The star of The Cat That Changed America has much in common with the other A-listers in his adopted city of Los Angeles: the camera loves him, he has fans all over the world and he has mastered the trick of seeming relatable, despite hiding from the public in the Hollywood Hills.
In other respects, though, the mountain lion known as P-22 is an unlikely celebrity. The film, which had its LA premiere this week, tells the story of how it happened. At first P-22 was thought to be no more than an urban myth. Few people believed the scattered reports that a puma was roaming Griffith Park, the island of city-centre wilderness where the Hollywood sign stands. Then in 2012 a biologist captured images of the beast, 6ft 6in long, on a wildlife camera. The following year National Geographic filmed P-22 roaming his territory at night.
He has since been fitted with a GPS collar, which enables scientists to track his movements around the park and occasional sorties into nearby residential areas. Mostly he hunts wildlife on the hills and trekking trails but he is particularly partial to the deer in Forest Lawn cemetery, where Buster Keaton, Stan Laurel and Carrie Fisher, among others, are buried.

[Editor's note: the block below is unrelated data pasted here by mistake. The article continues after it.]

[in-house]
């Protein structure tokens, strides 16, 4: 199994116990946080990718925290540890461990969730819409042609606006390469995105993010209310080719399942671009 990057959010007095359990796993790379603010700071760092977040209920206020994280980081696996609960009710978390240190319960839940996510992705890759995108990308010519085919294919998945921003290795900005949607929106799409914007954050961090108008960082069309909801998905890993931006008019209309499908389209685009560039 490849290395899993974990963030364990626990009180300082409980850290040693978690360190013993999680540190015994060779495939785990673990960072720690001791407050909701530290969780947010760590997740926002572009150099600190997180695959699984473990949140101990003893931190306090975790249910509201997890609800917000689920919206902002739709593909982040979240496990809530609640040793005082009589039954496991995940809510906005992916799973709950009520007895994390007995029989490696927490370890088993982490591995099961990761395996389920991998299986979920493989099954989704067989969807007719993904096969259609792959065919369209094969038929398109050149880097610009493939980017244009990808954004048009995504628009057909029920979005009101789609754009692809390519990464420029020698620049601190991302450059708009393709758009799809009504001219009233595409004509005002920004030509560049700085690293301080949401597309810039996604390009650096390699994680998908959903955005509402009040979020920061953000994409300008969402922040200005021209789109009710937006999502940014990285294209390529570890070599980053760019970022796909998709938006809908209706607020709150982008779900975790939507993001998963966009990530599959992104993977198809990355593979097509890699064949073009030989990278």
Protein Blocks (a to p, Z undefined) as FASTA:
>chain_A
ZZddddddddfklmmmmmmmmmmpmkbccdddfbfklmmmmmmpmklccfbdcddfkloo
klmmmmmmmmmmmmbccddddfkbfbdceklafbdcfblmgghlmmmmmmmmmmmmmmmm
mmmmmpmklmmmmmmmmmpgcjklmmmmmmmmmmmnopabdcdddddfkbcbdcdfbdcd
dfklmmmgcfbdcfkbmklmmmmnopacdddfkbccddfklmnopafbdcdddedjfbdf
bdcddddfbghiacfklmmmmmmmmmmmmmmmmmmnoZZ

Last year he became the chief suspect when a koala vanished from Los Angeles zoo on a night when surveillance video and GPS data put him at the scene of the crime, but the city rallied behind him and he was allowed to stay.
Beth Pratt-Bergstrom, California director of the National Wildlife Federation, says that Angelenos see themselves in P-22’s story. He is a migrant in a city of migrants who wandered from the Santa Monica mountains to the park, crossing two busy freeways in the process, only to find himself stranded and cut off from potential mates. “Who can’t relate to being dateless and stuck by traffic?” she says.
Tony Lee, director of the documentary, was beguiled by the romance of P-22’s story. “He’s the poster cat for urban survival.” P-22 now has his own Facebook, Twitter, Instagram and Tinder accounts — all maintained by Ms Pratt-Bergstrom, who has become so absorbed in the cause that “my husband feels like I’m having an affair”. She carries a giant cardboard cutout of the cat in her car and has a tattoo of his face on her left upper arm. In the film she compares P-22’s pioneer spirit to Neil Armstrong stepping on to the moon. She is trying to raise $50 million for a wildlife bridge across the 101 freeway. She is $47 million short, but optimistic.